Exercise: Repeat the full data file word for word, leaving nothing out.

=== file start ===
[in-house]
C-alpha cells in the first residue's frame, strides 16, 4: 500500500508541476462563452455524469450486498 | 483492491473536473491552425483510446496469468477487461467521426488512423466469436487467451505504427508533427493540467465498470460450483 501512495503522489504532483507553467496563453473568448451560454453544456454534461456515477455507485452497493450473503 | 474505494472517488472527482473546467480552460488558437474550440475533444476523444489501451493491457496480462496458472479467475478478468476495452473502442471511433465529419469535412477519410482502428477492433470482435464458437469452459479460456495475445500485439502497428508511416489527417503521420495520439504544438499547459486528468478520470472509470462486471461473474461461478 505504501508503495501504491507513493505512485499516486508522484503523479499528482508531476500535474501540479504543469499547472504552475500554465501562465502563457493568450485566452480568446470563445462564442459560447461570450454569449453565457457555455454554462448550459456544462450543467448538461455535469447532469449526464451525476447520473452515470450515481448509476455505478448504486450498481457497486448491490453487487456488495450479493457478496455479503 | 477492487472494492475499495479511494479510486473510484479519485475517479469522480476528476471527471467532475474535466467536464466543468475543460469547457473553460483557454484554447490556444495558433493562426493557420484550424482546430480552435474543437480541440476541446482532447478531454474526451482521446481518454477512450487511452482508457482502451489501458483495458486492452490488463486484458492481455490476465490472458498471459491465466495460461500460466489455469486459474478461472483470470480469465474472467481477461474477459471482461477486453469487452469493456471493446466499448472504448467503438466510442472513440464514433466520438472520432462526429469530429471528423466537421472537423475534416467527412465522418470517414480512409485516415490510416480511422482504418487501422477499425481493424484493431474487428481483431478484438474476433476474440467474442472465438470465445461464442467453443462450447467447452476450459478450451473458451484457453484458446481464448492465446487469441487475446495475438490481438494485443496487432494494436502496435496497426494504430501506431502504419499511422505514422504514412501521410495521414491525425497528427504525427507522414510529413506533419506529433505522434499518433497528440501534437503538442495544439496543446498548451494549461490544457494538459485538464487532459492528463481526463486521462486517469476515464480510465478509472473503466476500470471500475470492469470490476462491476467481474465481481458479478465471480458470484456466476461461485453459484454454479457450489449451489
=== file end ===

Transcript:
[in-house]
C-alpha cells in the first residue's frame, strides 16, 4: 500500500508541476462563452455524469450486498 | 483492491473536473491552425483510446496469468477487461467521426488512423466469436487467451505504427508533427493540467465498470460450483 501512495503522489504532483507553467496563453473568448451560454453544456454534461456515477455507485452497493450473503 | 474505494472517488472527482473546467480552460488558437474550440475533444476523444489501451493491457496480462496458472479467475478478468476495452473502442471511433465529419469535412477519410482502428477492433470482435464458437469452459479460456495475445500485439502497428508511416489527417503521420495520439504544438499547459486528468478520470472509470462486471461473474461461478 505504501508503495501504491507513493505512485499516486508522484503523479499528482508531476500535474501540479504543469499547472504552475500554465501562465502563457493568450485566452480568446470563445462564442459560447461570450454569449453565457457555455454554462448550459456544462450543467448538461455535469447532469449526464451525476447520473452515470450515481448509476455505478448504486450498481457497486448491490453487487456488495450479493457478496455479503 | 477492487472494492475499495479511494479510486473510484479519485475517479469522480476528476471527471467532475474535466467536464466543468475543460469547457473553460483557454484554447490556444495558433493562426493557420484550424482546430480552435474543437480541440476541446482532447478531454474526451482521446481518454477512450487511452482508457482502451489501458483495458486492452490488463486484458492481455490476465490472458498471459491465466495460461500460466489455469486459474478461472483470470480469465474472467481477461474477459471482461477486453469487452469493456471493446466499448472504448467503438466510442472513440464514433466520438472520432462526429469530429471528423466537421472537423475534416467527412465522418470517414480512409485516415490510416480511422482504418487501422477499425481493424484493431474487428481483431478484438474476433476474440467474442472465438470465445461464442467453443462450447467447452476450459478450451473458451484457453484458446481464448492465446487469441487475446495475438490481438494485443496487432494494436502496435496497426494504430501506431502504419499511422505514422504514412501521410495521414491525425497528427504525427507522414510529413506533419506529433505522434499518433497528440501534437503538442495544439496543446498548451494549461490544457494538459485538464487532459492528463481526463486521462486517469476515464480510465478509472473503466476500470471500475470492469470490476462491476467481474465481481458479478465471480458470484456466476461461485453459484454454479457450489449451489